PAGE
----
Kenya: Second explosion in Nairobi
A blast has gone off at a bus stop in Kenya's capital, Nairobi, killing at least one person, police say.
An earlier grenade attack on a bar in the city wounded 12 people.
The attacks happened two days after the US embassy in Kenya warned that an attack by Islamist militants from neighbouring Somalia was imminent.
But Kenyan Police Commissioner Matthew Iteere said there was no evidence linking the nightclub attack to the militants from the al-Shabab group.
The Kenyan government sent troops to Somalia more than a week ago to pursue the militants after accusing them of being behind a spate of abductions on its territory.
Al-Shabab, which is linked to al-Qaeda and controls much of southern and central Somalia, denies involvement in the kidnappings but has warned of reprisals if Kenyan troops do not withdraw from Somalia.
Police said the explosion on Monday evening occurred at the OTC bus terminal in downtown Nairobi, which is usually a busy part of the city.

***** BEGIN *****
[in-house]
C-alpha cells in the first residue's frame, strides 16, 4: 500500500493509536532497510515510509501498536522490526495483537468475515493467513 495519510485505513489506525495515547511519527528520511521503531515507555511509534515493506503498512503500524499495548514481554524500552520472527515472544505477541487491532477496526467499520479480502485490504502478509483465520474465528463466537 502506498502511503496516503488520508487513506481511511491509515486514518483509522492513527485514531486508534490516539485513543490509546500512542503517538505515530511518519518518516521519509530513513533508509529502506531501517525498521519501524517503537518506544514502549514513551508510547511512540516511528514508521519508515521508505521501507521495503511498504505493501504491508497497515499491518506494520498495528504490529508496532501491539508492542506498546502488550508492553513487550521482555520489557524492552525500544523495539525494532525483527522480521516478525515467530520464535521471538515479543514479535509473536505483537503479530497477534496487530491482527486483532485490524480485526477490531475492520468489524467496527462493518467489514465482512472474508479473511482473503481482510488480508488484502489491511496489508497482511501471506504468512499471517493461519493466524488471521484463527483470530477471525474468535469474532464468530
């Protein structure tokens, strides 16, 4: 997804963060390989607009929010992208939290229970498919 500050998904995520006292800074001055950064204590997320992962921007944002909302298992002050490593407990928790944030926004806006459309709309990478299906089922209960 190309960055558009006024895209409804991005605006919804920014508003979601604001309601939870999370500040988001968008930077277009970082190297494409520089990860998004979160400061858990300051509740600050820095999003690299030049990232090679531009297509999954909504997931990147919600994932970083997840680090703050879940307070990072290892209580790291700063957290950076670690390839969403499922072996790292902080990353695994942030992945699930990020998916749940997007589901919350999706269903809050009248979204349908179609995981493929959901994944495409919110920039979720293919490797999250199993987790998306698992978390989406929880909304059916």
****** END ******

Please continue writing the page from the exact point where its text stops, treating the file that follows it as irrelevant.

Kenya's Red Cross said on its Twitter feed that eight casualties had been rushed to Kenyatta National Hospital.
The BBC's Odhiambho Joseph in Nairobi says 18 people were wounded in total.
Eyewitnesses told the BBC that the blast happened after a hand grenade was thrown at a moving matatu minibus taxis which bounced back and exploded where passengers were waiting for transport.
In the early hours of Monday morning a man threw a grenade into the Mwauras nightclub and fled the scene, witnesses said. No-one has claimed responsibility for the attack.
Our reporter says the attacks have prompted the authorities to ban fireworks for this week's Hindu festival of Diwali.
Last December three people died during a grenade attack at a bus in Nairobi. It was never clear who was behind it.
Correspondents say that although both attacks were small, they will nevertheless cause a great deal of anxiety in Kenya.